Dr Norman Alm
Norman is an Honorary Research Fellow in Computing at Dundee University. His most recent research areas are computer-based communication support for people with dementia and their carers and computer-based games usable by people with dementia.
Norman was part of a multidisciplinary group that developed CIRCA, a system for supported reminiscence conversations for people with dementia. The same group also developed the Living in the Moment (LIM) games, which were playable without the need for working memory. CIRCA and LIM were taken to the market through a spin-out company.
The BBC RemArc (Reminiscence Archive) system was inspired by CIRCA.
Currently Norman is advising on a project to explore the use of ambient everyday sounds to stimulate reminiscence conversations in people with dementia.
Dr Martin Quirke
Martin is a chartered architect and researcher who specialises in design for age-related health, physical and cognitive impairment.
Based within the University of Stirling's internationally renowned Dementia Services Development Centre, Martin is part of the multi-disciplinary design team that provides research informed professional design consultancy and design review services. He is an approved building assessor for the University of Stirling Dementia Design Accreditation scheme (aka the 'Stirling Gold Award')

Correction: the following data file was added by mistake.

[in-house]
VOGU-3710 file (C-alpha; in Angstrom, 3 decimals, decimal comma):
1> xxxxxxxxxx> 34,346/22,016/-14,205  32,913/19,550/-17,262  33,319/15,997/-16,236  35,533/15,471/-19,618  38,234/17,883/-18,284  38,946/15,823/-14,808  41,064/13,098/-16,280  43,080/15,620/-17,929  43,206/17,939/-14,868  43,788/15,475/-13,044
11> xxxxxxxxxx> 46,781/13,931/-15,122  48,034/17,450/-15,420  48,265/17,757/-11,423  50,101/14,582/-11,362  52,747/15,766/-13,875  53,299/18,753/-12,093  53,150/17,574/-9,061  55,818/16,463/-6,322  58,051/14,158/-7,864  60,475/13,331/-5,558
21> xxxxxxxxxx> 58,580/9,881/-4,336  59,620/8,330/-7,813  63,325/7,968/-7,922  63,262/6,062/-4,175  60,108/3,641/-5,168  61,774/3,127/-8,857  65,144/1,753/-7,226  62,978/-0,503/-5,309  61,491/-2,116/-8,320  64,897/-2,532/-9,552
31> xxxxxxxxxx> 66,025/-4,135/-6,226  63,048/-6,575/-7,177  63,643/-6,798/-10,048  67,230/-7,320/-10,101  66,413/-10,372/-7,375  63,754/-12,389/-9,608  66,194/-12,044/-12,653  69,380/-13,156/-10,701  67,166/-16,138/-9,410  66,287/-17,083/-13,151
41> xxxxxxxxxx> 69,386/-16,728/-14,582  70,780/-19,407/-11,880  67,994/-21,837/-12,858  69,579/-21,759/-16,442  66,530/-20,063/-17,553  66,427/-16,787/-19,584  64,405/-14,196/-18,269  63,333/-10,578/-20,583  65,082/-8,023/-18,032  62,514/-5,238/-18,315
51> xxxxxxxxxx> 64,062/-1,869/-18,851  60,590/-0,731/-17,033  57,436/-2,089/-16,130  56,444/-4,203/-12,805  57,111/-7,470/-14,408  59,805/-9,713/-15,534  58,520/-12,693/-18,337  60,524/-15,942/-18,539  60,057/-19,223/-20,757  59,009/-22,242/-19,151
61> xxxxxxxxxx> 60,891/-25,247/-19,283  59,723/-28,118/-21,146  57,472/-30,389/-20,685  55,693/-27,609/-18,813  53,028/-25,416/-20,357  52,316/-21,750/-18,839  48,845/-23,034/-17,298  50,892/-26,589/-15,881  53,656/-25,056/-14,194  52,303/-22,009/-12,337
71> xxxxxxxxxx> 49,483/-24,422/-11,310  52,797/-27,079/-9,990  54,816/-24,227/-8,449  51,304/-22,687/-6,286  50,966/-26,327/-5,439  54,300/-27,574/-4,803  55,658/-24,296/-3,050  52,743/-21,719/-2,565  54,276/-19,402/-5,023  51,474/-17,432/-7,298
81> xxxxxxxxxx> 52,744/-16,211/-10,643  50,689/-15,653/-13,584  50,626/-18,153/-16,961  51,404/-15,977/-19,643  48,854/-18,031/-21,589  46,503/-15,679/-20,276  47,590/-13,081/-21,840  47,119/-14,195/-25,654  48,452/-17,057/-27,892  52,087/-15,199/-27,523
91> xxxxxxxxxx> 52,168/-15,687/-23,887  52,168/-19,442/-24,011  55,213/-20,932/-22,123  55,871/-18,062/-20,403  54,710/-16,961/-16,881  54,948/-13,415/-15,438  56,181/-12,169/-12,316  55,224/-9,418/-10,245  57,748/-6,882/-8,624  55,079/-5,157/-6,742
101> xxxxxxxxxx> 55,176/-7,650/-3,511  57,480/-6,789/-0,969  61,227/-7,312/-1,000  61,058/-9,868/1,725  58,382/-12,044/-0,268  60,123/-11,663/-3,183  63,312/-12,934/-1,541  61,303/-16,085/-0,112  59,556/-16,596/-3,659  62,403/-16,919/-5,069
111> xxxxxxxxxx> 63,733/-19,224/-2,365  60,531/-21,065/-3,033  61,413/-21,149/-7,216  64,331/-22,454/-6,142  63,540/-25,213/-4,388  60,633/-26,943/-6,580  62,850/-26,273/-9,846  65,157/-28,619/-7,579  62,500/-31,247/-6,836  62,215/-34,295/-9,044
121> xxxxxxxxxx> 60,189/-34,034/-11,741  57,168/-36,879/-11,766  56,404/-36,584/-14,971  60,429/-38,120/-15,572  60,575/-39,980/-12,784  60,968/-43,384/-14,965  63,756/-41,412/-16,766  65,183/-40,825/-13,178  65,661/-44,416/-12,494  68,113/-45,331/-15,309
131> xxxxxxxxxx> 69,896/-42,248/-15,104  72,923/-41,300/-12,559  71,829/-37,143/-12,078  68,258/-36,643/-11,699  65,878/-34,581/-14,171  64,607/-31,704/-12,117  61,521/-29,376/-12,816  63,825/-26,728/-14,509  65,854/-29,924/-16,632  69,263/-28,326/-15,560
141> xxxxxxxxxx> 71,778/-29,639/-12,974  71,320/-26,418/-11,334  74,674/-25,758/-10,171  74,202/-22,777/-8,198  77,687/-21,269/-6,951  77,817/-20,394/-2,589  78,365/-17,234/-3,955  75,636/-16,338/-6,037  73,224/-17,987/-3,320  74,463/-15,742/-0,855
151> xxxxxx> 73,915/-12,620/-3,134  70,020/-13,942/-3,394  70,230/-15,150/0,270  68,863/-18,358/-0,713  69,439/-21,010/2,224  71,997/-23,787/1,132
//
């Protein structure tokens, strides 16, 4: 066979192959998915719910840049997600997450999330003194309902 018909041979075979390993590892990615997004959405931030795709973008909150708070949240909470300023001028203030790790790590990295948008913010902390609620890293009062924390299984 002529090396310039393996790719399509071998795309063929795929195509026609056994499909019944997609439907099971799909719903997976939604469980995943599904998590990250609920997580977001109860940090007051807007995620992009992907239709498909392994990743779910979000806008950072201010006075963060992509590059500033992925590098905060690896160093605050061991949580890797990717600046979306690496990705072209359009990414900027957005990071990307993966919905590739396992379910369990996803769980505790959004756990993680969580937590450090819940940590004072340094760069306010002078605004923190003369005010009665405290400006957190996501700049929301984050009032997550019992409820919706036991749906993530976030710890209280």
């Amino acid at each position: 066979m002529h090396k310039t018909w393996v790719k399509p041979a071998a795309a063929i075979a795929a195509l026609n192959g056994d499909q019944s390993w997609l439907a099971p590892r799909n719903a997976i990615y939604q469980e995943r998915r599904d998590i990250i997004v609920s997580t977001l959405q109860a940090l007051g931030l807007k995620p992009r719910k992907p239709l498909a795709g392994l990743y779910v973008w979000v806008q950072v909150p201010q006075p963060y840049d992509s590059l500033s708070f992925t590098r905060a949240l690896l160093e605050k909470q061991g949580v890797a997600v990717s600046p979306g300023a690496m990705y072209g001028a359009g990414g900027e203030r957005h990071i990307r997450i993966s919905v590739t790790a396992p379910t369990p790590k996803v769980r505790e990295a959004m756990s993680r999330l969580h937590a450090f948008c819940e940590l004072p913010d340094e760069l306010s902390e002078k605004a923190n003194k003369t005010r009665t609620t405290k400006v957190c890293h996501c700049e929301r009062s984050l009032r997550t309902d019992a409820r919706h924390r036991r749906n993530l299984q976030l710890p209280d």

Martin is environment lead for 'Our Connected Neighbourhoods', a pilot dementia friendly neighbourhoods research project funded by Life Changes Trust. The project focusses on supporting local people living with dementia to undertake assessments and share their experiences of local places in the Stirling North and Forth Valley areas.
Martin is a founding co-developer, along with DSDC Chief Architect Lesley Palmer, of the IRIDIS project, a revolutionary suite of publicly available digital technologies, to support research evidence based design that improves the independence and wellbeing of people with dementia, sight loss, and other age related impairments.
Martin's doctoral research project, carried out through the University of Newcastle, Australia, rated the suitability of building layouts in Australian and international care settings for supporting the independence and wellbeing of people living with dementia.
Professor John Swinton
John is Professor in Practical Theology and Pastoral Care and Chair in Divinity and Religious Studies at the University of Aberdeen.